Every adult should have a comprehensive, personally tailored estate plan in place. Yet, the AARP reports that 60% of Americans lack a will, let alone other estate planning documents. Without a proper estate plan, you are vulnerable. A properly designed estate plan should protect you, your family, and your finances. At The Law Offices of Odelia Goldberg, we are committed to providing solutions-driven estate planning representation. In this article, our Fort Lauderdale estate planning lawyer answers 10 of the most common questions about estate planning in Florida.
Although a will is not required as a matter of law, writing a will is crucial for anyone who wants to ensure that their assets and property are distributed according to their wishes after they pass away. In Florida, a valid will allows you to control the distribution of your estate, name a guardian for your minor children, and appoint an executor to manage your estate’s affairs. It is the foundation of a comprehensive estate plan.
If you pass away without a will in Florida, your estate will be distributed according to the state’s intestacy laws. Put another way, you will lose control over what happens to your own property. State law takes over. In general, the result is that your assets will be divided among your closest living relatives, such as your spouse, children, or other family members. Of course, this may not align with your wishes. Further, probate without a will can be a time-consuming, high-conflict process.
The executor of your will should be a trusted and responsible person who can effectively manage your estate. The individual you choose will be responsible for gathering your assets, paying your debts, and distributing your estate according to the terms of your will. You may choose a family member, friend, or professional, such as a lawyer or financial advisor, as your executor. Be sure that you select a person who is truly up for the role.
Yes. A will is a must—but it is not a complete estate plan. In addition to a will, you should also consider having a durable power of attorney (POA), healthcare surrogate designation, and a living will. These documents allow you to designate someone to make financial and healthcare decisions on your behalf if you become incapacitated and outline your end-of-life care preferences. Depending on your situation, you could also benefit from setting up a trust.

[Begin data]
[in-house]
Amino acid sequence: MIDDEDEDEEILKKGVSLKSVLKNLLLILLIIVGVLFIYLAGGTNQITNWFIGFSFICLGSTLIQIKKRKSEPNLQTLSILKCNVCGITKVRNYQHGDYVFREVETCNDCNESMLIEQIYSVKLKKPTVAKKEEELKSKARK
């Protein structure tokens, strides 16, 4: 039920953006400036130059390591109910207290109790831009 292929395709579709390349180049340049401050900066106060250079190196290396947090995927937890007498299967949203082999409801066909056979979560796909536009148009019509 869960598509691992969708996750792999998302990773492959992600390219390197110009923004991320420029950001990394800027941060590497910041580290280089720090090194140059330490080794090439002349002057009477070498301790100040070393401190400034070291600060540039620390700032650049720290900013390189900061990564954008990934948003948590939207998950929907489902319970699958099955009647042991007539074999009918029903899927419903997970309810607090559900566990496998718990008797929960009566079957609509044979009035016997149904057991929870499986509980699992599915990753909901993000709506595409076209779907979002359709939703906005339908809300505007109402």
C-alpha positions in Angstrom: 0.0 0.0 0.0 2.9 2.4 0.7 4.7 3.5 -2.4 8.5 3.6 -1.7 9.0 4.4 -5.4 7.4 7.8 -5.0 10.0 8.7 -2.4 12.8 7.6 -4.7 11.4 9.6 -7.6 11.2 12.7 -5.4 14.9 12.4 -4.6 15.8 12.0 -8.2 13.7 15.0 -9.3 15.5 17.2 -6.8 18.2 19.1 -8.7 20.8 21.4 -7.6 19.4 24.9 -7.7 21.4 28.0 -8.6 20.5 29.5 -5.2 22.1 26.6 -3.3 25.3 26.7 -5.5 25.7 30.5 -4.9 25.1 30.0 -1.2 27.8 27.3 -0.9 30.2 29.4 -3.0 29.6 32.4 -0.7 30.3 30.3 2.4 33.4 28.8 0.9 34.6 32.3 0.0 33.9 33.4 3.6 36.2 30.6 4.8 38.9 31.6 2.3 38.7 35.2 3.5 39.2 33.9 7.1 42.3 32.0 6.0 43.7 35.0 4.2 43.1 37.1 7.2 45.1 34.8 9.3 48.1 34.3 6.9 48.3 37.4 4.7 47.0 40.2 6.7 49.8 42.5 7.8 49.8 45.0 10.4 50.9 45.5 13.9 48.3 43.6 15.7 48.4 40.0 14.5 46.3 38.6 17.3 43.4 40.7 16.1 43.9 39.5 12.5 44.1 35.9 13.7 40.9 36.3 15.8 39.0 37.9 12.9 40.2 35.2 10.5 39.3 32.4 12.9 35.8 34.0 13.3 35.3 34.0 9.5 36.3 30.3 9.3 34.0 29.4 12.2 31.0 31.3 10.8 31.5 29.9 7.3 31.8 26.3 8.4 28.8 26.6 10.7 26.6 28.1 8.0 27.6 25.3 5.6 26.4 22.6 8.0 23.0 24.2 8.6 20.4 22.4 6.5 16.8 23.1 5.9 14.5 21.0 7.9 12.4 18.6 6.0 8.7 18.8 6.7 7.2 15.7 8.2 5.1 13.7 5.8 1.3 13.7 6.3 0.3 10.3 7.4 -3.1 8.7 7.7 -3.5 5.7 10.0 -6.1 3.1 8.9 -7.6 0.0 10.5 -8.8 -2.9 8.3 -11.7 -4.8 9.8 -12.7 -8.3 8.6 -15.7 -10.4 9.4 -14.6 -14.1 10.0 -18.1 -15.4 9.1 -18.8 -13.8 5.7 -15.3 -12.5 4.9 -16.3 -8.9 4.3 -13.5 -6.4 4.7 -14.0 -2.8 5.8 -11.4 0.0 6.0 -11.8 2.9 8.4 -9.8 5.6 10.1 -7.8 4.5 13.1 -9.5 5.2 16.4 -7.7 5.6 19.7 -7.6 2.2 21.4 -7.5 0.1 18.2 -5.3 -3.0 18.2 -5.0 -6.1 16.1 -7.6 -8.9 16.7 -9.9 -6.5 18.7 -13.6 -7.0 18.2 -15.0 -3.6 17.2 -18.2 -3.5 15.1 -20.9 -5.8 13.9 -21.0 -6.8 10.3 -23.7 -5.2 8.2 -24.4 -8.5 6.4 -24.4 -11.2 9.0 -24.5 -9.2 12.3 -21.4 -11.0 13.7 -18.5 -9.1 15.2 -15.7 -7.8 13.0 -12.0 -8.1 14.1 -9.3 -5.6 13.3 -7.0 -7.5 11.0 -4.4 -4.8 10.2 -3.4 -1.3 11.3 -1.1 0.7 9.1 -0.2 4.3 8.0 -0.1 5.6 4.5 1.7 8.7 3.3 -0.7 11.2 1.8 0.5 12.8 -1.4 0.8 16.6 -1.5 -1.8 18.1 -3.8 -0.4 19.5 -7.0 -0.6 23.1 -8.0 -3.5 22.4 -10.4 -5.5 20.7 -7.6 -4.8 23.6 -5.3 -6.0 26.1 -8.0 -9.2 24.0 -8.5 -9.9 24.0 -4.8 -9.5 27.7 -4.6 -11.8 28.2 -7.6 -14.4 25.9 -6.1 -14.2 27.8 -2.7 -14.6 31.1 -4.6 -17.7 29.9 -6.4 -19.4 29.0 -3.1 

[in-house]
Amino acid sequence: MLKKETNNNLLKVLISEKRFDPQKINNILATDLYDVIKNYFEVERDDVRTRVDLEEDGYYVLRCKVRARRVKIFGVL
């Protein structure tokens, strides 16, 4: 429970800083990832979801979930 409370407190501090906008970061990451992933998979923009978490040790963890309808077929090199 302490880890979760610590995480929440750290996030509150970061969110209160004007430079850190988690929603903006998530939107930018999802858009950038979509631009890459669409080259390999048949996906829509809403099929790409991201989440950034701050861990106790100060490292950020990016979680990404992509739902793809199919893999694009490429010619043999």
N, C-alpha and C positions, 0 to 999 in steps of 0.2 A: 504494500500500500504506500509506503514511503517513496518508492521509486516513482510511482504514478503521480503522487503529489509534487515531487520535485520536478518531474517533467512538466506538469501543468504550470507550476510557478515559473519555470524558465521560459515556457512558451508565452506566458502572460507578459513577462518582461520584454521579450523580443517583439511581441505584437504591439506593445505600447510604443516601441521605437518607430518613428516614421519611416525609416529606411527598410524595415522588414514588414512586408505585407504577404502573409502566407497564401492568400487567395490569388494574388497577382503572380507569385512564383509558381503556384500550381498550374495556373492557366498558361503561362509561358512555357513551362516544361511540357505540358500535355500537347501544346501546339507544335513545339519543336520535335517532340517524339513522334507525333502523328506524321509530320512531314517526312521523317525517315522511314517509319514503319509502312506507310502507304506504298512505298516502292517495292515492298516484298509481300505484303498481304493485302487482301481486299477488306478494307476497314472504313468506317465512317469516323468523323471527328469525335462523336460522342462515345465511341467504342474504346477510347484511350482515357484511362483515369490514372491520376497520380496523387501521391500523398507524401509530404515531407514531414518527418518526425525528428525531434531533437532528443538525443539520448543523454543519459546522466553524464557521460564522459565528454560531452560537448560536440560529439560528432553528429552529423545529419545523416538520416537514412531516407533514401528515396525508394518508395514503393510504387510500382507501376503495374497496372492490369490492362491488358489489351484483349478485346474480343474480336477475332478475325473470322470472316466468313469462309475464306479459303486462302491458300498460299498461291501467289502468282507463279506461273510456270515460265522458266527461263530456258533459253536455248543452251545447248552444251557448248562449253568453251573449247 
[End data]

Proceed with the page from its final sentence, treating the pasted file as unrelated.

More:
A power of attorney (POA) is a legal document that allows you to appoint someone to act on your behalf in financial and legal matters. The person you designate, known as the agent, can handle tasks such as paying bills, managing investments, and signing legal documents. In Florida, you can choose to grant limited or broad powers. The POA may be effective immediately or only upon your incapacity.
It might. There is a common misconception that trusts are only useful for the most wealthy of people. In reality, there are many people and families who can benefit from using a trust as part of their estate plan. A trust may be useful for asset protection, tax planning, or to avoid probate. There are several different types of trusts. They allow people to have greater control over how their assets are managed and distributed. Further, trusts can be tailored to your specific needs and goals.
Yes, beneficiary designations are an essential part of your estate plan. These designations determine who will receive assets from life insurance policies, retirement accounts, and other financial instruments upon your death. Notably, properly set up beneficiary designations can help certain types of assets avoid the probate process—thereby saving time, money, and stress. Be sure to review and update your beneficiary designations regularly,
Estate planning is complicated. Unfortunately, too many people make avoidable mistakes that undermine their own best interests. Here are five of the most common estate planning mistakes to avoid in South Florida:
Yes, you can change your estate plan at any time as long as you are mentally competent. You may need to update your plan due to life events, changes in your financial situation, or changes in the law. Consult with an experienced Fort Lauderdale estate planning attorney. Your lawyer can help you ensure that your current estate plan meets your needs.
The right estate planning attorney is an experienced attorney with deep knowledge of Florida law and a commitment to put the time and resources in to protect your rights and your interests. You should not hesitate to set up a confidential initial consultation with a Florida estate planning lawyer to learn more about them.
Schedule a Confidential Consultation With Our Fort Lauderdale Estate Planning Lawyer
At The Law Offices of Odelia Goldberg, our Fort Lauderdale estate planning attorney is a diligent, experienced, and solutions-focused advocate for people and families. If you have questions about estate planning, we are here as a legal resource. Give us a call now or contact us online to arrange your strictly confidential, no-commitment case review. With a law office in Fort Lauderdale, we provide estate planning representation in Broward County and throughout South Florida.
The information on this website is for general information purposes only. Nothing on this site should be taken as legal advice for any individual case or situation.
This information is not intended to create, and receipt or viewing does not constitute, an attorney-client relationship.